Although technical considerations are important, there is no substitute for hands-on impressions from someone who has actually used the camera. Therefore, the Medium Format Magazine partnered with Capture Integration, one of the largest and most respected dealers in the US of medium format gear, to bring you their impressions and thoughts about the GFX100S. We asked Dave Gallagher of Capture Integration a few questions about his experience with the GFX100S.
How do you find the size of the GFX 100S compared with the GFX 50S and the GFX 100?
Any photographers’ answers will come with a bias, so as I start to answer the questions, I think it is important to understand who I am as a photographer. I primarily shoot two dramatically different camera systems. The Phase One IQ4 150 for landscape and architecture, and the Leica M10R for travel and portraiture. Although all the Fujifilm bodies are always available to me, I seldom choose any of them for my primary shooting.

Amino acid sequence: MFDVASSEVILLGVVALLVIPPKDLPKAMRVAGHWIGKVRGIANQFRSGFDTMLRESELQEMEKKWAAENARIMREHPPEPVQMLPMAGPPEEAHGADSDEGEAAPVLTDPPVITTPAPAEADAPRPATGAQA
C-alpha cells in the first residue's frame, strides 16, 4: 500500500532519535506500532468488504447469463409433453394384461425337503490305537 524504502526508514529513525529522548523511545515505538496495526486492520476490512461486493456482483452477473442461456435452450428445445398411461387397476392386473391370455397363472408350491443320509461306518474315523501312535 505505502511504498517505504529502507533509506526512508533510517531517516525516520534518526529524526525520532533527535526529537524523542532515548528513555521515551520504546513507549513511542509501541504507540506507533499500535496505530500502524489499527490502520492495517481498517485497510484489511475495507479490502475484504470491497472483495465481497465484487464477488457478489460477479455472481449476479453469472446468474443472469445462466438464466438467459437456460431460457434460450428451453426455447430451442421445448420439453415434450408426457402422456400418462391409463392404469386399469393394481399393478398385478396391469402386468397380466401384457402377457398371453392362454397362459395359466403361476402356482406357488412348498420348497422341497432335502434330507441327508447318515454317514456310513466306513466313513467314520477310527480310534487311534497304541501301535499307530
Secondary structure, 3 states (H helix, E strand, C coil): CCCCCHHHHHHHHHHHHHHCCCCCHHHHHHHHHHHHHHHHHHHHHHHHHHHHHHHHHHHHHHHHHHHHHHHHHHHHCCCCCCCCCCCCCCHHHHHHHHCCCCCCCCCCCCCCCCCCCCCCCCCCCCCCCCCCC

Importantly, why do I shoot these and not the FujiFilm products? I choose the Leica when weight and size is my concern. My primary lens is the Noctilux for speed and bokeh. That is my travel/everyday combination. When I want more resolution, I choose the IQ4 150 on my Cambo 1600. Weight isn’t my primary concern in those conditions, quality is. So I will always choose the highest quality capture available.
Why take the time to state that first, as we are answering questions about the Fujifilm announcement? Because up to now, the product line didn’t suit my personality. However, with the introduction of the GFX100S, I now have a smaller and lighter body (1.98lb vs. 3.08lb). Fujifilm also announced the fastest medium format lens ever created, the Fujinon GF 80mm f/1.7. This kit just might replace my “everyday” travel camera.
How did it feel? The weight and balance felt exactly like the 50S.
How did you like the IBIS system?
We had the new body and lens in our studio for 6 hours before we had to pack it up and send it back to HQ. Since the 6 stop IBIS is one of the top features of the GFX 100, we put them side by side to test them. What did we find? Our testing failed to show an IBIS quality difference in the half stop extra control in the new body. After about 45 minutes of testing the IBIS only, we gave up and moved on. So while I state that we “failed” to find a difference, to me that is also a successful test in that we showed the new lower price body is at least equal to its larger more expensive predecessor.